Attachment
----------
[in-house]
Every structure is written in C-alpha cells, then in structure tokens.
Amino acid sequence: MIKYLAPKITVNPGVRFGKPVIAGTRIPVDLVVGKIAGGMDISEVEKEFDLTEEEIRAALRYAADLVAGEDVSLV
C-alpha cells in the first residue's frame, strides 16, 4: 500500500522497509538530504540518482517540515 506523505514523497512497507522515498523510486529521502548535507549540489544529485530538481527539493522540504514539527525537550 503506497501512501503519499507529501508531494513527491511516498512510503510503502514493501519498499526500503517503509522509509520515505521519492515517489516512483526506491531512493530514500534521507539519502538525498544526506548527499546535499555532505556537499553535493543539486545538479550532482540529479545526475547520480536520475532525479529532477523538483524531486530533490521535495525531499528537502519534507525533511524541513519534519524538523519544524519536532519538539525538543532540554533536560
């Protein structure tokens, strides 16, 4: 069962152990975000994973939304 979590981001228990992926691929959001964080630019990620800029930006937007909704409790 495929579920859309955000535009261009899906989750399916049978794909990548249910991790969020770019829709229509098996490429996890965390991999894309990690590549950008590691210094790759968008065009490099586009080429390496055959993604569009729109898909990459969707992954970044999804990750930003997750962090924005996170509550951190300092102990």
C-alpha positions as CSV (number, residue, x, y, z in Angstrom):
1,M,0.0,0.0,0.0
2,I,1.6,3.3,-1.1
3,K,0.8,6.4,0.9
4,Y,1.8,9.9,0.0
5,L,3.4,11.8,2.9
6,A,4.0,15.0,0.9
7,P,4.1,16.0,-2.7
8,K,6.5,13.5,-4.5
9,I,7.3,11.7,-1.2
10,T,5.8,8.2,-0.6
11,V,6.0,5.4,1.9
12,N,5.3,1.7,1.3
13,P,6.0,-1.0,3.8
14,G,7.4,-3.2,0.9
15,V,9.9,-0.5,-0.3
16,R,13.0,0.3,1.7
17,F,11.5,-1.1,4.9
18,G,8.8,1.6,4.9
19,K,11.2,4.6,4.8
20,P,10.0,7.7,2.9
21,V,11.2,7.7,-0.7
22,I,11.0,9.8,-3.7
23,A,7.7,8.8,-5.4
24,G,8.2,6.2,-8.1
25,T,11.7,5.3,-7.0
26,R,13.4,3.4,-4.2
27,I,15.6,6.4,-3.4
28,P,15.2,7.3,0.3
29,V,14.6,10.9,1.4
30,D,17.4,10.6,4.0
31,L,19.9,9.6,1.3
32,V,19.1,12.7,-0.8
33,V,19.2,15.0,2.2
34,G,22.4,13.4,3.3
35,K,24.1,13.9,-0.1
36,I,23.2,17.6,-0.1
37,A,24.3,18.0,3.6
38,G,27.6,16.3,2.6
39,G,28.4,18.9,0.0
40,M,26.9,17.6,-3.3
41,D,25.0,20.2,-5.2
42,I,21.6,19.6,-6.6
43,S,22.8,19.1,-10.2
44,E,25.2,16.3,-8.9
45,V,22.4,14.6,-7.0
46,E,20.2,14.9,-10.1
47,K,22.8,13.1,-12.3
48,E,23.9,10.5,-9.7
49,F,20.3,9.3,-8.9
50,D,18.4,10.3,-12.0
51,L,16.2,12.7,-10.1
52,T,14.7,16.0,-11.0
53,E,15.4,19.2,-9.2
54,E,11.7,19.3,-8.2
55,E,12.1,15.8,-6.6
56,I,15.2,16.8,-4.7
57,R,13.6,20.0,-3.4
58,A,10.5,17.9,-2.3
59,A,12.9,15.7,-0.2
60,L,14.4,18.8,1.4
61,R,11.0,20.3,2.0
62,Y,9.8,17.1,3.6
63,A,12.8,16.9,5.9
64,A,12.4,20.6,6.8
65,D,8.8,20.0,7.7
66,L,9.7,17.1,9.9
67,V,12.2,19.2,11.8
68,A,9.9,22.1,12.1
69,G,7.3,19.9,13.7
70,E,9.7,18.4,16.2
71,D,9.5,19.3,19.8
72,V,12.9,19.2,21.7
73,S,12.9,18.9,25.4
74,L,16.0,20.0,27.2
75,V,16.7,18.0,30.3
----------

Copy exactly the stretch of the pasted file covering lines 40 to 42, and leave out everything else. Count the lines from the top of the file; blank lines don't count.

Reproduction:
34,G,22.4,13.4,3.3
35,K,24.1,13.9,-0.1
36,I,23.2,17.6,-0.1